How to Make Your Portfolio Work for You
Clients can sometimes be nervous or hesitant about purchasing freelance services. Most of the time, freelancers (whether they are writers, designers, or something else entirely) won’t have a tangible product to sell, so it’s difficult to show clients what they’re paying for up front. This can provoke a lot of remarks from clients such as, “You design the logo for me and if I like it, I’ll pay for it,” or “Can I tell you if we plan to purchase the press release you write after we see it?”
I’ve found that to make clients feel more secure about purchasing services and to avoid spec work requests, a well put-together portfolio is key. People like to interact with portfolio pieces and feel the paper, see how an item folds, etc. If freelancers can use more than one of the five senses to show work to clients, it becomes a little more interactive, engaging and interesting.
Even though a lot of freelance professionals are driving prospective clients to view their work samples online, I suggest keeping a printed copy on-hand for meetings and consultations.
Let Clients Play: Instead of mounting a brochure you designed or wrote the copy for to an illustration board, try actually handing the client the real printed piece. Sure you’ll have to keep a few extras around to replace the used ones with smudge marks, but watch as your clients flip the item over, look through it carefully and really interact with it. You’re giving the person a chance to look at the material up close, thus, allowing them to get comfortable with the work.
Get Creative: Use your portfolio presentation itself as an example of how creative and skilled you are. For example, instead of just printing out a sheet of paper with logo designs on it, I format one logo to a blank business card-sized piece of cardstock. I then slide these “logo cards” onto a binder ring and create a logo swatch-book. Again, it allows the client to interact a bit more with the work I’ve done and it shows the ability to think outside the box.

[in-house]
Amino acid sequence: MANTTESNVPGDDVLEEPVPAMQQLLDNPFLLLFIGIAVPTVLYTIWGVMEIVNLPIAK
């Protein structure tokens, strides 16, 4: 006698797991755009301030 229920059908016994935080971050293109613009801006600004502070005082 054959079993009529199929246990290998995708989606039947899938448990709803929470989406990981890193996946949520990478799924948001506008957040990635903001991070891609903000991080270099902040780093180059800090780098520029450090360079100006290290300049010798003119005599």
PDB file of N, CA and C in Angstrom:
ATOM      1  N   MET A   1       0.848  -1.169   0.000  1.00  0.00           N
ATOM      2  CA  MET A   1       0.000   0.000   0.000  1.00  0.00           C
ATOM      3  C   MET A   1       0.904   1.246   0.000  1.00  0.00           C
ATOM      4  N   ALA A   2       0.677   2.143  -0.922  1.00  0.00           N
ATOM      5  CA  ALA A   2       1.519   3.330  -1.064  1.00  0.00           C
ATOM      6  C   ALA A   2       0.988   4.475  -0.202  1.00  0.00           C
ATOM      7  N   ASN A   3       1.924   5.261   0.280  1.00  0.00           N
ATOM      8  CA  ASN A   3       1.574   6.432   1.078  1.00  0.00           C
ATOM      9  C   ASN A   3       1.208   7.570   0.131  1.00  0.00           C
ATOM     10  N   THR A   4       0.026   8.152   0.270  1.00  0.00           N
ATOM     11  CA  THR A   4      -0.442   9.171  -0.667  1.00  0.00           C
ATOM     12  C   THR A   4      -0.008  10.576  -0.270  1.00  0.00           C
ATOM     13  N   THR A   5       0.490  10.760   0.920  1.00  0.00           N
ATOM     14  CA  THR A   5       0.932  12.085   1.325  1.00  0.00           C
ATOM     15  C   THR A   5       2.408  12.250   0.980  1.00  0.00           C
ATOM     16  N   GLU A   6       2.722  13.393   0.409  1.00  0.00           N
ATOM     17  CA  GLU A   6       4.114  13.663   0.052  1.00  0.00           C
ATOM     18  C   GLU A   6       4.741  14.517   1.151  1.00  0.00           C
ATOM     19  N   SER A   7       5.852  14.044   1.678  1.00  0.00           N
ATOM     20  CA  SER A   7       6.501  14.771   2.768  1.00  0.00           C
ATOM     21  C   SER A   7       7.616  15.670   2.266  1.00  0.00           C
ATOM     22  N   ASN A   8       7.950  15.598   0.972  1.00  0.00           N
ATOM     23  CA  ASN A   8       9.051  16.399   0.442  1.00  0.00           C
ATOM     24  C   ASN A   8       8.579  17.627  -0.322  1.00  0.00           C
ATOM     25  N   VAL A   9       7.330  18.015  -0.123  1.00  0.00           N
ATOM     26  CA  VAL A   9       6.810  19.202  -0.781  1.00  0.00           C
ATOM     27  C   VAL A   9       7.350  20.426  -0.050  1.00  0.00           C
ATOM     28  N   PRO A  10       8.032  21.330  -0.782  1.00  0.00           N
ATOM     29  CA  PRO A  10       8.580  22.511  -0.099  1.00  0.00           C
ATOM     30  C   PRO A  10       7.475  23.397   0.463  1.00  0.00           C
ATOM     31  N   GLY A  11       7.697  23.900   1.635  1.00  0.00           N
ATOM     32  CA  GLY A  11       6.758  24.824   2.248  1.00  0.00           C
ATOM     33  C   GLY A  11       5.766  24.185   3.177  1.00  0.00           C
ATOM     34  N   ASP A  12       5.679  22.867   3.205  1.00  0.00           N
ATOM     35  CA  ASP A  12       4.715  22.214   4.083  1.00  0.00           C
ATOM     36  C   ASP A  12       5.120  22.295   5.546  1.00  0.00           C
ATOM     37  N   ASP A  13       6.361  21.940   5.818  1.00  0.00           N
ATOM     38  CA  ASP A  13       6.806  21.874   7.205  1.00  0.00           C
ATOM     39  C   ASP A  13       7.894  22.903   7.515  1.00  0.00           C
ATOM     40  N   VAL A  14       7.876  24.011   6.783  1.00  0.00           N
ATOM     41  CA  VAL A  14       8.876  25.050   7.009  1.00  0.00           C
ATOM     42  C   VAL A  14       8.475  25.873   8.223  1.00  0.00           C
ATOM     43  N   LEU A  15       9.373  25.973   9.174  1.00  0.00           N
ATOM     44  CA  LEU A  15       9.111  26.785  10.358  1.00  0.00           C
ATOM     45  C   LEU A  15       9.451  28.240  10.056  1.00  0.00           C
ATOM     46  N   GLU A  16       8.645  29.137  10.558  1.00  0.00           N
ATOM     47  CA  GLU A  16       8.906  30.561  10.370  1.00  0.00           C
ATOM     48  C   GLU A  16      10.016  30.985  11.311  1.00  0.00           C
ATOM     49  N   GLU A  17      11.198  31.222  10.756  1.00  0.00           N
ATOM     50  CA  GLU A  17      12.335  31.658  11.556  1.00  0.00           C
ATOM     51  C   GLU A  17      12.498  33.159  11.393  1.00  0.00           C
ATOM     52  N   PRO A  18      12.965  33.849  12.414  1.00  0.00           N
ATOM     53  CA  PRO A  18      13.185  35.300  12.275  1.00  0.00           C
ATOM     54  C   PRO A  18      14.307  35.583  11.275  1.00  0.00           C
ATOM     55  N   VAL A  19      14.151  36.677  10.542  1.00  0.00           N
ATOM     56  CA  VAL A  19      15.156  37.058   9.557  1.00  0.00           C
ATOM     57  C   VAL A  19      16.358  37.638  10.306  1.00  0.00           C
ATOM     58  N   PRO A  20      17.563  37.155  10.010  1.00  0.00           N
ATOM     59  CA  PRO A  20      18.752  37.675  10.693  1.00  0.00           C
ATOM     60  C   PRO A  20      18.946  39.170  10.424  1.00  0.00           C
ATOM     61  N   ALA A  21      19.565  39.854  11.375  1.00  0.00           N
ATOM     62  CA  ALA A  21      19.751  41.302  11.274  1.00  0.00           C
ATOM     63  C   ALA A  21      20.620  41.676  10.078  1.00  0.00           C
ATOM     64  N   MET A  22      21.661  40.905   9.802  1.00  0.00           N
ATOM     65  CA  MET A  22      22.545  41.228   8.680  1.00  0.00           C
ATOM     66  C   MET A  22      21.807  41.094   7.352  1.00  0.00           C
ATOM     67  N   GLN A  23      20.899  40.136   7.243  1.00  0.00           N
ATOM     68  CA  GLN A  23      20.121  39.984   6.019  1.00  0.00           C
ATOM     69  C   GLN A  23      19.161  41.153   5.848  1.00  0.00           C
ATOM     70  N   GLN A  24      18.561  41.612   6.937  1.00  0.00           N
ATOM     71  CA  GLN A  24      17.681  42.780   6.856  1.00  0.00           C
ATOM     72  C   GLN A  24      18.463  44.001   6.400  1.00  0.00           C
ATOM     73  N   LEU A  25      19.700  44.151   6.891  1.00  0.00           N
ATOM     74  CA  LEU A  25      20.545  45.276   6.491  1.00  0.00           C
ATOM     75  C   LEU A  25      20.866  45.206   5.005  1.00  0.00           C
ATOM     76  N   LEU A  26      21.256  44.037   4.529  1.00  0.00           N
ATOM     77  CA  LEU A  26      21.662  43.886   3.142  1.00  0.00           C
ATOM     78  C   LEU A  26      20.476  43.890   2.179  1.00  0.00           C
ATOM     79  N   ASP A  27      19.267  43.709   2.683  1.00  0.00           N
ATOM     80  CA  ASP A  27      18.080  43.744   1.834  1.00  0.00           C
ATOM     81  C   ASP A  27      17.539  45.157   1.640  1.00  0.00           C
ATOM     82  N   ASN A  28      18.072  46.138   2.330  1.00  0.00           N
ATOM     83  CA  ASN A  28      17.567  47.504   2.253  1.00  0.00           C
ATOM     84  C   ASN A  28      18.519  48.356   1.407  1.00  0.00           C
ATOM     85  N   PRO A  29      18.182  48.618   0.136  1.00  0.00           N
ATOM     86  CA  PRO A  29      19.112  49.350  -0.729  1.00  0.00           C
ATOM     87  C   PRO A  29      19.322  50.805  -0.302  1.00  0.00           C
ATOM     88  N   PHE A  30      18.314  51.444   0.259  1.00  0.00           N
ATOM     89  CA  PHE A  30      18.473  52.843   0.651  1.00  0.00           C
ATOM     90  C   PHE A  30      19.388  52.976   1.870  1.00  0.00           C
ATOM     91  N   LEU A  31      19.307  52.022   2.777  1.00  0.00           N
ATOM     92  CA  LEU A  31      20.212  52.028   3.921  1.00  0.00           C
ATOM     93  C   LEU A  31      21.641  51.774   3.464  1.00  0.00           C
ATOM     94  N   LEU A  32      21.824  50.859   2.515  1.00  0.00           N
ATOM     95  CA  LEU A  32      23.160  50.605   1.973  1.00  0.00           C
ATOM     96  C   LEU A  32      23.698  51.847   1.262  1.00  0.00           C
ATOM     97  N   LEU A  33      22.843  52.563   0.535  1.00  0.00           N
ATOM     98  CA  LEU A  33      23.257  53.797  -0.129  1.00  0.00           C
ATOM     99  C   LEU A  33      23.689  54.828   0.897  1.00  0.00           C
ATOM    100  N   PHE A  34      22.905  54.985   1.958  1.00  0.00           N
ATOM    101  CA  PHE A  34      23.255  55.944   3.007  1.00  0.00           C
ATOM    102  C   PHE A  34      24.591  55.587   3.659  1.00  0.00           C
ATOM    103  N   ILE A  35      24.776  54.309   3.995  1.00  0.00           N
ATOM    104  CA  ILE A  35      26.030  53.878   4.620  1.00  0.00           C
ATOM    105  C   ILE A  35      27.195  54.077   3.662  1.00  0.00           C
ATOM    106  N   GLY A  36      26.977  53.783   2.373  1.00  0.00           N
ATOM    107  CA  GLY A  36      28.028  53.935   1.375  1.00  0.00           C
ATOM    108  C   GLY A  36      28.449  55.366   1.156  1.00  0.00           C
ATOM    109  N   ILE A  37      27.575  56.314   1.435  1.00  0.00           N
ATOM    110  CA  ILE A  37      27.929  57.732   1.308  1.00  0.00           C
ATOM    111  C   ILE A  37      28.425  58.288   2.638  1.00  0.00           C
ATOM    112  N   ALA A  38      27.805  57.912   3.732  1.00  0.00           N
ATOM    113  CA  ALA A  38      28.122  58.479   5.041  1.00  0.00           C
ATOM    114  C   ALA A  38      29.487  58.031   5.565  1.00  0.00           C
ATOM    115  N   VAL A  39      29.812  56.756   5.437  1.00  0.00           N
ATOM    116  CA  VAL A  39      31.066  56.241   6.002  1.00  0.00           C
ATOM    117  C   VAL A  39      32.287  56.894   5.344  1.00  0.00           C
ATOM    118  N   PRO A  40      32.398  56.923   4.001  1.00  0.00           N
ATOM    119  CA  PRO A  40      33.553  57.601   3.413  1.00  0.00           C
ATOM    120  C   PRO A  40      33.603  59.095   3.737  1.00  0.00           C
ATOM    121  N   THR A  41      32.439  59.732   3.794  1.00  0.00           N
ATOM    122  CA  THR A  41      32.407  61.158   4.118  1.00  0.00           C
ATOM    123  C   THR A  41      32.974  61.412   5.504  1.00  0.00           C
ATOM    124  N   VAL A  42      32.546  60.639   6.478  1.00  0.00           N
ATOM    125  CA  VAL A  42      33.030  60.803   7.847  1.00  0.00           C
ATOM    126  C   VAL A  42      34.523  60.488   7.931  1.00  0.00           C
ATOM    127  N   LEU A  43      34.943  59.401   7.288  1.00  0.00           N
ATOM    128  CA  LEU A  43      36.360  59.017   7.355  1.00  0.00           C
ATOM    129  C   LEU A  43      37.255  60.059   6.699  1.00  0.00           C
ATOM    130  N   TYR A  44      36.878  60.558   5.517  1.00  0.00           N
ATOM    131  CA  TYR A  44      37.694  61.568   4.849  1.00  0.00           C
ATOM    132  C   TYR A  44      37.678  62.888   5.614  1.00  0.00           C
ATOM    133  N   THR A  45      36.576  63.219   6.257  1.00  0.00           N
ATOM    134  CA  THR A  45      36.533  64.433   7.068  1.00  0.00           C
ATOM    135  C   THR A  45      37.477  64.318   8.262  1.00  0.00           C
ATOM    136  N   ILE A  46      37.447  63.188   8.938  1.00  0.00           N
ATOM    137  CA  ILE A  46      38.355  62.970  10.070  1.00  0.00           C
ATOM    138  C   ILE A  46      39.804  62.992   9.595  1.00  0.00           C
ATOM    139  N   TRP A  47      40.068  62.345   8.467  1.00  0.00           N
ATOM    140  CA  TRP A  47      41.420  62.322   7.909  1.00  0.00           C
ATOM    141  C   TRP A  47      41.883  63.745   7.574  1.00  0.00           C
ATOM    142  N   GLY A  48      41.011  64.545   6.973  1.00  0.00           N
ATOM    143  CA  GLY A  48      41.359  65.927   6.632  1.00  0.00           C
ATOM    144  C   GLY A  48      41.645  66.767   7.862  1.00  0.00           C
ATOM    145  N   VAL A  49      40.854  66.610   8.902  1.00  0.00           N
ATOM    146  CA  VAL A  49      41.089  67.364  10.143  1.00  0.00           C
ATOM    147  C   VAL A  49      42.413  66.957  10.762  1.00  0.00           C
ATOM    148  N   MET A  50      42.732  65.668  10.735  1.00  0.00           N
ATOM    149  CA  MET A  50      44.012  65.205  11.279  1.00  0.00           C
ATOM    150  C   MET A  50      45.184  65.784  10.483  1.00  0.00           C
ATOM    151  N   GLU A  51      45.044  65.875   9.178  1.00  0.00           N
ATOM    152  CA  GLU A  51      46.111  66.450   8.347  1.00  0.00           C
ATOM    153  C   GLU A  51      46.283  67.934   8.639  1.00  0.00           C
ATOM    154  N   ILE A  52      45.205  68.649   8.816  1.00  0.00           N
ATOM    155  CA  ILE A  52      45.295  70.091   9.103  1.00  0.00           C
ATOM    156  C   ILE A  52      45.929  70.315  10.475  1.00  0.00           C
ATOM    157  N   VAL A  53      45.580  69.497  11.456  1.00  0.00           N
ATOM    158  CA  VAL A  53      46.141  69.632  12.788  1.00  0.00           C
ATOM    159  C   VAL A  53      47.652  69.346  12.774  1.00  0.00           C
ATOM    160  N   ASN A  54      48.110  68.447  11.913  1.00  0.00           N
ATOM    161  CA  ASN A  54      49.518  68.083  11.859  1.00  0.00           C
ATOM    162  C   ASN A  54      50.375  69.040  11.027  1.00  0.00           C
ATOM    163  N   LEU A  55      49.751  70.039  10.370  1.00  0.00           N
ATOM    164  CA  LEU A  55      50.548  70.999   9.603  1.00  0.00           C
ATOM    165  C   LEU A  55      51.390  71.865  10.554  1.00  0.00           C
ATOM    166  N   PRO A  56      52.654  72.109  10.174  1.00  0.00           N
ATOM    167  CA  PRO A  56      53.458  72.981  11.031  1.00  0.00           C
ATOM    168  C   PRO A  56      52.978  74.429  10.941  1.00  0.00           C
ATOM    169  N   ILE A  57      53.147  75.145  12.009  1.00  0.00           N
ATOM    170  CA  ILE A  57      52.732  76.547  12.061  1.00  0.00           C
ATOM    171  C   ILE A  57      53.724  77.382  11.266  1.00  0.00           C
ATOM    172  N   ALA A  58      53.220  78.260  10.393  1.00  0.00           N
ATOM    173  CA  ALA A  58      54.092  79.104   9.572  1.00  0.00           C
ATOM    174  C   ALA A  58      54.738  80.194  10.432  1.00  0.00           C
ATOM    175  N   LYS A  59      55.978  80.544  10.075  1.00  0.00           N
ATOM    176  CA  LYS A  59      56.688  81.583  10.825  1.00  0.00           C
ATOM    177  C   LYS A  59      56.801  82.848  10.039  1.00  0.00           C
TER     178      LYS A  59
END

Package It: I once saw another designer’s portfolio that was kept in a tool box. They wanted to design specifically as a freelancer to construction companies. The designer catered to this audience by pulling their printed samples out of a tool kit. They branded their business cards and leave-behinds accordingly as well.
For those prospective clients that may live too far away or may be searching for freelancers online, a digital portfolio is pretty much a must-have.
Create A Website: Should your skill-set or budget allow, think about creating a website for yourself. This allows you to show not just samples of your work, but to offer your contact info, an online resume, a short bio, etc. Be sure the piece is easy to navigate, professional-looking, and most importantly, is representative of you.
Portfolio Services: If you grasp the importance of gaining an online presence as a freelance professional, but just don’t have the funds nor the time to create one, consider posting your work online using a portfolio services such as Carbonmade.com or CreativeShake.com.
What Better Place to Show Your Digital Work? With an online portfolio, why not allow clients to actually click around a website you’ve built to gain a sense of how you organize and develop a site? Or how about offering excerpts of certain articles you’ve published online with a link to the full article? While convenience and efficiency is very important, it’s also nice if you can find a way to allow for your prospects to experience your online work first-hand as well.
The possibilities for portfolios and presenting samples are endless. The important thing is to show your work in a way that helps prospects to feel comfortable, educated and impressed.